In 1974, McDonald's set its sights on opening a new franchise in Manhattan's Upper East Side at the corner of Lexington Avenue and 66th Street. This location wouldn't be anything like the ketchup and mustard colored buildings in the suburbs. It would be tasteful and blend in with the townhouses surrounding it. Regardless of aesthetics, Upper East Siders were having none of it.
As Chin Jou, currently a professor of American history at the University of Sydney, writes in her new book, Supersizing Urban America, this war between residents and McDonald's became known as the "Battle of Lexington" in the press. The residents gathered over 11,000 signatures and complained loudly to McDonald's corporate headquarters. But the death blow for McDonald's plans came when the Upper East Siders tipped off financial newspaper Barron's that McDonald's had overstated earnings to inflate stock value. The company's stock swiftly dropped by $357 million.
"That did it," Jou writes. "McDonald's corporate headquarters threw up the white flag on the Upper East Side."
But in other areas of New York and throughout the country, residents had less say about which restaurants could open in their neighborhoods. In the 1980s, residents of a working-class neighborhood in Boston who wanted to prevent a McDonald's from opening — going so far as to protest at City Hall — were ignored. Stories like this have been repeated in poor or working-class neighborhoods throughout the United States, Jou writes.
Jou's book chronicles how policies put in place by the federal government actually made it easier for minorities to open fast-food franchises in their neighborhoods than grocery stores. Today the landscape of urban America reflects this history. There's a fast-food restaurant within walking distance in many low-income neighborhoods, but nary a green leafy vegetable in sight.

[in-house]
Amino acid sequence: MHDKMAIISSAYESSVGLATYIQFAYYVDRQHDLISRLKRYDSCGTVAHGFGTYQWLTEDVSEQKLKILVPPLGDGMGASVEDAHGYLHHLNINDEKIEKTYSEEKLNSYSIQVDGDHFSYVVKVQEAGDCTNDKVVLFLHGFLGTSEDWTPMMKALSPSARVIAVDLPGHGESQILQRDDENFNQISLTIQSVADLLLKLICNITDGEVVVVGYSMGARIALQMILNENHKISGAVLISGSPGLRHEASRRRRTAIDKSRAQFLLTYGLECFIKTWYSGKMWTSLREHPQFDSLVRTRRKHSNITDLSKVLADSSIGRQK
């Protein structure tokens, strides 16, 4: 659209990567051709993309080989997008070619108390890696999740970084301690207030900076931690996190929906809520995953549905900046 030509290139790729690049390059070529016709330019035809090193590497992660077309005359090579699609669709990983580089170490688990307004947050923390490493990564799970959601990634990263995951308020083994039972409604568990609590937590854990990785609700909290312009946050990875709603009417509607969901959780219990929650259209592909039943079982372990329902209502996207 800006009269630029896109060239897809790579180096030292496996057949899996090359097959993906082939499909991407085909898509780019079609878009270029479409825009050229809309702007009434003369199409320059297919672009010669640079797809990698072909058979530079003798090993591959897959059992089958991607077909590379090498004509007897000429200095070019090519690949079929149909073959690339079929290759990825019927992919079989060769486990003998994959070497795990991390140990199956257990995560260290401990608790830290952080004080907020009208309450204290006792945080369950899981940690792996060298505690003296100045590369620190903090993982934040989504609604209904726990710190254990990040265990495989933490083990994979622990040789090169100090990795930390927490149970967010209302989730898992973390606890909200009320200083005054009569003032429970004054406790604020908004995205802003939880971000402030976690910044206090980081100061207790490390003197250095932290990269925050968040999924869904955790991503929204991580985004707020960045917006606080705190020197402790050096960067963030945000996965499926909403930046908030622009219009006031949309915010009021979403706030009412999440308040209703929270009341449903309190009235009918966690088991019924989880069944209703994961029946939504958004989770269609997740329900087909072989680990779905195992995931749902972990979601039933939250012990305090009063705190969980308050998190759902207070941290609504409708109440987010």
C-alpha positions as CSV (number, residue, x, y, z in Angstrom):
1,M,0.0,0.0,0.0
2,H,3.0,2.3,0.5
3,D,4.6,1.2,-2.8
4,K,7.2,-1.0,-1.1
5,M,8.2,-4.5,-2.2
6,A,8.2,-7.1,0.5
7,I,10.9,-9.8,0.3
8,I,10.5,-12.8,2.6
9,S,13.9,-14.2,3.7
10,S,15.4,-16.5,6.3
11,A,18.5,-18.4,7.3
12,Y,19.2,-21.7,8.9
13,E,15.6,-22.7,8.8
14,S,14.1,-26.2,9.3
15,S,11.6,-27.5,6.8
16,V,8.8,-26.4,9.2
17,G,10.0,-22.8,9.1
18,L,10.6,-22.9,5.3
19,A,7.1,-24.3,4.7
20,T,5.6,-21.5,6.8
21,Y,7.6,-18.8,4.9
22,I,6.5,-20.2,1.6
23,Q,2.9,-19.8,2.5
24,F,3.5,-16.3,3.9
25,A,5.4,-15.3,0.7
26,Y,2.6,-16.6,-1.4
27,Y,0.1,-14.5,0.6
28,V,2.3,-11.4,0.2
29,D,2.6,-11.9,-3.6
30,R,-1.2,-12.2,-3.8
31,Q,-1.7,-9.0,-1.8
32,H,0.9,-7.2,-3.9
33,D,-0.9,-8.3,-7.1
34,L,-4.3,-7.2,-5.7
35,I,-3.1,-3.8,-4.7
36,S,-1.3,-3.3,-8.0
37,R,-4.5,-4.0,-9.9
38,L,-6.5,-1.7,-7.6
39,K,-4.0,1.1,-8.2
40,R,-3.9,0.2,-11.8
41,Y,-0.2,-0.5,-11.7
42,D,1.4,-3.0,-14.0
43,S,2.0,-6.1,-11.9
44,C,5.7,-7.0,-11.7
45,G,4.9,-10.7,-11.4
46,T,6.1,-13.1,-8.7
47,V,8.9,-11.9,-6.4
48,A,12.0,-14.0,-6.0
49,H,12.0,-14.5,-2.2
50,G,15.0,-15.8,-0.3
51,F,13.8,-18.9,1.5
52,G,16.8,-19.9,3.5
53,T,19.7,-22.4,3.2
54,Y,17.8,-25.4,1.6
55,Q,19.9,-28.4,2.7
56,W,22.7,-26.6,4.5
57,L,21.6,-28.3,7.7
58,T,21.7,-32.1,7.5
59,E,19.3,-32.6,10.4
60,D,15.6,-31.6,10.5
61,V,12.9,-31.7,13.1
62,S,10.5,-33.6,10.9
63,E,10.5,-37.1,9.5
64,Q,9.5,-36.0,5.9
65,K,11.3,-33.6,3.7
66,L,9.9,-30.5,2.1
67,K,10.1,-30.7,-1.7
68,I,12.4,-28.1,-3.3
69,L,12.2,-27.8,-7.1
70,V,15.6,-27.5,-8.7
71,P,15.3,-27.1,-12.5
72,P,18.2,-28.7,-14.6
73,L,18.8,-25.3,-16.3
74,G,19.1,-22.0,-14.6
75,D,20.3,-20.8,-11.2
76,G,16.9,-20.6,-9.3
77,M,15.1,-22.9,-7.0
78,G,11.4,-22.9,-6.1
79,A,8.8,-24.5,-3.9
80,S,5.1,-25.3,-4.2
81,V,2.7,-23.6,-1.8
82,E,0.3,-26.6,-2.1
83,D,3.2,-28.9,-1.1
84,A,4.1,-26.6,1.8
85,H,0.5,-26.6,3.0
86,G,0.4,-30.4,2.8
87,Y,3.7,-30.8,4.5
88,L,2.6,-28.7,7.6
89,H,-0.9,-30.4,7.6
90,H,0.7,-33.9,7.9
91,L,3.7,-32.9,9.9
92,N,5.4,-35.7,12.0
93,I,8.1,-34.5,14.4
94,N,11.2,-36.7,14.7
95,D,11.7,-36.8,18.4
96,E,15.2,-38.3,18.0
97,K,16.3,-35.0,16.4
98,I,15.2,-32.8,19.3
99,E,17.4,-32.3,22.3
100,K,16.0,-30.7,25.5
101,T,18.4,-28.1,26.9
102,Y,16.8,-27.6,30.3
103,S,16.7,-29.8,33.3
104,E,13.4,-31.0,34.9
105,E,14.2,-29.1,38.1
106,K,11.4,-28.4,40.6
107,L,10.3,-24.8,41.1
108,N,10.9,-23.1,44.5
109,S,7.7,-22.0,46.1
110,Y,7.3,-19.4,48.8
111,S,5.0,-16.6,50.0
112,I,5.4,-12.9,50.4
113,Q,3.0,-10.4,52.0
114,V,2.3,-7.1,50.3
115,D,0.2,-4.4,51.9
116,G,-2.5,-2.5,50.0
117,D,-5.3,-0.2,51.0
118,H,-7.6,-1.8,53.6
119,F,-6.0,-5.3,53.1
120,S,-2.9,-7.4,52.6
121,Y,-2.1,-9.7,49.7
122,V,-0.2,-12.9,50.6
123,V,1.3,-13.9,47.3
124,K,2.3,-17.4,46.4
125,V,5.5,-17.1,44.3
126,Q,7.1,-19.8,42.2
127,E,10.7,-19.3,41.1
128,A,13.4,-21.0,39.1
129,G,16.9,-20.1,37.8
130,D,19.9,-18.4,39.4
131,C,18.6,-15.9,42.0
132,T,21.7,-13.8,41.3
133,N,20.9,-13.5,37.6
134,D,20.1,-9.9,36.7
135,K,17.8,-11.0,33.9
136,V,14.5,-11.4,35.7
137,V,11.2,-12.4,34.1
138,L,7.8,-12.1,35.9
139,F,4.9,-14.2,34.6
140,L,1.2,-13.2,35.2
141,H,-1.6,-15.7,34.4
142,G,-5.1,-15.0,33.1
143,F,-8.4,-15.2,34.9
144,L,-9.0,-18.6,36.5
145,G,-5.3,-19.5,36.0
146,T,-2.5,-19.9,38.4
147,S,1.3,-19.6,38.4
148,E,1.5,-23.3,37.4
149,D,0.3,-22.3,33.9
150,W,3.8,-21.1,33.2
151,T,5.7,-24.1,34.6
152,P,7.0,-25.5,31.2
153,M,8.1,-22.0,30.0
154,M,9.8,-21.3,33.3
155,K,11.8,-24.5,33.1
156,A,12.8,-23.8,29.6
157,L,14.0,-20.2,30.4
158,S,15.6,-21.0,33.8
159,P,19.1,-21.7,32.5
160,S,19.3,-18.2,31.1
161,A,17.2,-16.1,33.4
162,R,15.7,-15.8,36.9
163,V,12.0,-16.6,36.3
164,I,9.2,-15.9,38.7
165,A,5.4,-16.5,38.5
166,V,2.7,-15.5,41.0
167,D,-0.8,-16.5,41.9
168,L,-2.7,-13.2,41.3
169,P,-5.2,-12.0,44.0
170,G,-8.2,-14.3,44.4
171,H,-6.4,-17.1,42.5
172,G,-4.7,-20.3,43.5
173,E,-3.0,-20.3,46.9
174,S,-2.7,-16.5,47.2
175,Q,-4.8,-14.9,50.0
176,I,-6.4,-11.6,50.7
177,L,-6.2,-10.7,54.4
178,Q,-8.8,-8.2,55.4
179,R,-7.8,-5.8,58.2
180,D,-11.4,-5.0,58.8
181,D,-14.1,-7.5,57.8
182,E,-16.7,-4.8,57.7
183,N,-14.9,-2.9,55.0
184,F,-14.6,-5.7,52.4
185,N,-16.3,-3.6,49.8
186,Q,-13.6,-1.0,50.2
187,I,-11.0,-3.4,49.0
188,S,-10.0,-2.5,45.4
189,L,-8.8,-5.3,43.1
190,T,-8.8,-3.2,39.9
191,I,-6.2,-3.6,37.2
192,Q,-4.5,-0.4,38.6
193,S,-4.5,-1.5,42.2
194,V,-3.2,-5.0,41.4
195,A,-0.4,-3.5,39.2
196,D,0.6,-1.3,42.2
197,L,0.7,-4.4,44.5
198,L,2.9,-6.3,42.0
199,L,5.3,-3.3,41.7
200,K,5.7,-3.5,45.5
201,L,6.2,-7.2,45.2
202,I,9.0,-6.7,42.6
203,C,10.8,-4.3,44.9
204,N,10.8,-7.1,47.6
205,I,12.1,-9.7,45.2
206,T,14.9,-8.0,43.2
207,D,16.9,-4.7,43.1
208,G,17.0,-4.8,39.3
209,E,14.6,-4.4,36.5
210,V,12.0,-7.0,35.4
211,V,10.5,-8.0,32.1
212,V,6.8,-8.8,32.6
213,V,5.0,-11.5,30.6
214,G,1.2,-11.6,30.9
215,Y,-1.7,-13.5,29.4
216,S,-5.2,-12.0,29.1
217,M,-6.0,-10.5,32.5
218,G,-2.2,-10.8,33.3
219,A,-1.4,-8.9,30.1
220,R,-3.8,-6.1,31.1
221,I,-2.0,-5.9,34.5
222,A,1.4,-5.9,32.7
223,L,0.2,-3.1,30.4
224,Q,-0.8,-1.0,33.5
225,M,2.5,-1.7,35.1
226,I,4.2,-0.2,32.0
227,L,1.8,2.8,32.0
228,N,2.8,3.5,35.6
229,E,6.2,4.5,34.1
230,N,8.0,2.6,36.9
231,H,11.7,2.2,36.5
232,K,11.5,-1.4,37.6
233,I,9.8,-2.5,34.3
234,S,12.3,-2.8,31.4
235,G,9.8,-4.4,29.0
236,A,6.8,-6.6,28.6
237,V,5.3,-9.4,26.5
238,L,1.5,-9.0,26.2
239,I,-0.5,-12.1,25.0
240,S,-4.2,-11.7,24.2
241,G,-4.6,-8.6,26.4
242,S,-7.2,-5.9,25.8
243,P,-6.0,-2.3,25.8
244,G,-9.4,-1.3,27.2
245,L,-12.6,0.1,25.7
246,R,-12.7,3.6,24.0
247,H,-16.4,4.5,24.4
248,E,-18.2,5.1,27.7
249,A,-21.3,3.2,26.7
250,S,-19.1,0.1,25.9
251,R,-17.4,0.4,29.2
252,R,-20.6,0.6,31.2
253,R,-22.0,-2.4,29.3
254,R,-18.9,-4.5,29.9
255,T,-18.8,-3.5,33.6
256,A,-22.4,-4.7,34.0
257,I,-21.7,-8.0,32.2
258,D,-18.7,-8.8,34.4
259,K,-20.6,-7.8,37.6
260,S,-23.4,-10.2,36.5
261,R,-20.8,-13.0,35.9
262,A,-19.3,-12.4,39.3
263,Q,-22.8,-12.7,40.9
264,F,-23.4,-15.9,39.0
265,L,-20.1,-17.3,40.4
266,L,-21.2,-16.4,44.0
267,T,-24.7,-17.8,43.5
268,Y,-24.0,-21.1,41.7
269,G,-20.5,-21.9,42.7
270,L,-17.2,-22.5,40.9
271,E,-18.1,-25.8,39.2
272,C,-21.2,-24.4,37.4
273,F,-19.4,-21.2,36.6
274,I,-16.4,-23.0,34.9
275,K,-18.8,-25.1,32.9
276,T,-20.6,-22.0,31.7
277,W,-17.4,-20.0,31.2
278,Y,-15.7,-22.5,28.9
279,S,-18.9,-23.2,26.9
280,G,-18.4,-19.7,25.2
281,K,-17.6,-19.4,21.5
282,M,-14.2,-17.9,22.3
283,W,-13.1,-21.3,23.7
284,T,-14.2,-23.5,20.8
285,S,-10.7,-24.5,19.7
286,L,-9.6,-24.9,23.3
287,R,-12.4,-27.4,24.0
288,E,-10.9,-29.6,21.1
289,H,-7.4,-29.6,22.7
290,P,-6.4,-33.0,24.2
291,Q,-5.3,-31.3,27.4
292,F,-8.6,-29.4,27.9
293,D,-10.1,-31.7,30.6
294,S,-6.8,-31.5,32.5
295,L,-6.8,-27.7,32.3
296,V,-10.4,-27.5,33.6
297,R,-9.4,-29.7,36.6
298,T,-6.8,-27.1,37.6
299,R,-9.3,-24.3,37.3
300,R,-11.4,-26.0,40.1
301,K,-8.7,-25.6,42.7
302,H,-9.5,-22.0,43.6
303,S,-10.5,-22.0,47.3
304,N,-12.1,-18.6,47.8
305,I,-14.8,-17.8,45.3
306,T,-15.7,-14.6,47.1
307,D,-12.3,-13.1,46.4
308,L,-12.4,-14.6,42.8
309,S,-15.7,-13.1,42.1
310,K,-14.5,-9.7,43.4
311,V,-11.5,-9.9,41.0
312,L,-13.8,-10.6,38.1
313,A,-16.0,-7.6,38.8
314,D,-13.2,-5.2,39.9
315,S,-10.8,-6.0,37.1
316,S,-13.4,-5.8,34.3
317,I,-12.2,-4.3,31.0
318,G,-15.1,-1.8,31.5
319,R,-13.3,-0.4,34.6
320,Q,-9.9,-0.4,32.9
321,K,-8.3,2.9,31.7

"African-American consumption of fast food today is not a function of any longstanding preferences for fast food," Jou told NPR in an interview. She says that it's a consequence of "targeted relentless marketing," as well as historic developments like the Small Business Administration loan program and high unemployment rates among African-Americans.
In the late 1960s, the unemployment rate for African-Americans was 5 percent higher than for whites. Jou writes that in 1969, there were 22 million African-Americans in the United States, yet they owned just 163,000 businesses, or 2.2 percent of all businesses in America. Many banks refused to give loans to aspiring black entrepreneurs (an issue that continues today).
The race riots of the 1960s, often sparked by violence against African-Americans, made curbing urban unrest an especially attractive proposition to the federal government. Jou writes, "There were some three hundred riots between 1965 and 1968; the notorious 'long hot summer' of 1967 alone saw 176 riots." There were many factors behind the riots, but the segregation of African-Americans from the country's post-war prosperity was high on the list.
To rectify the situation, the federal government began pushing the Small Business Administration (SBA) to provide Equal Opportunity Loans (EOL) to minority entrepreneurs. In roughly a decade, Jou writes, the EOL program "disbursed about $25 million in 1,560 individual loans to entrepreneurs opening franchises." Many of these new businesses were fast-food franchises.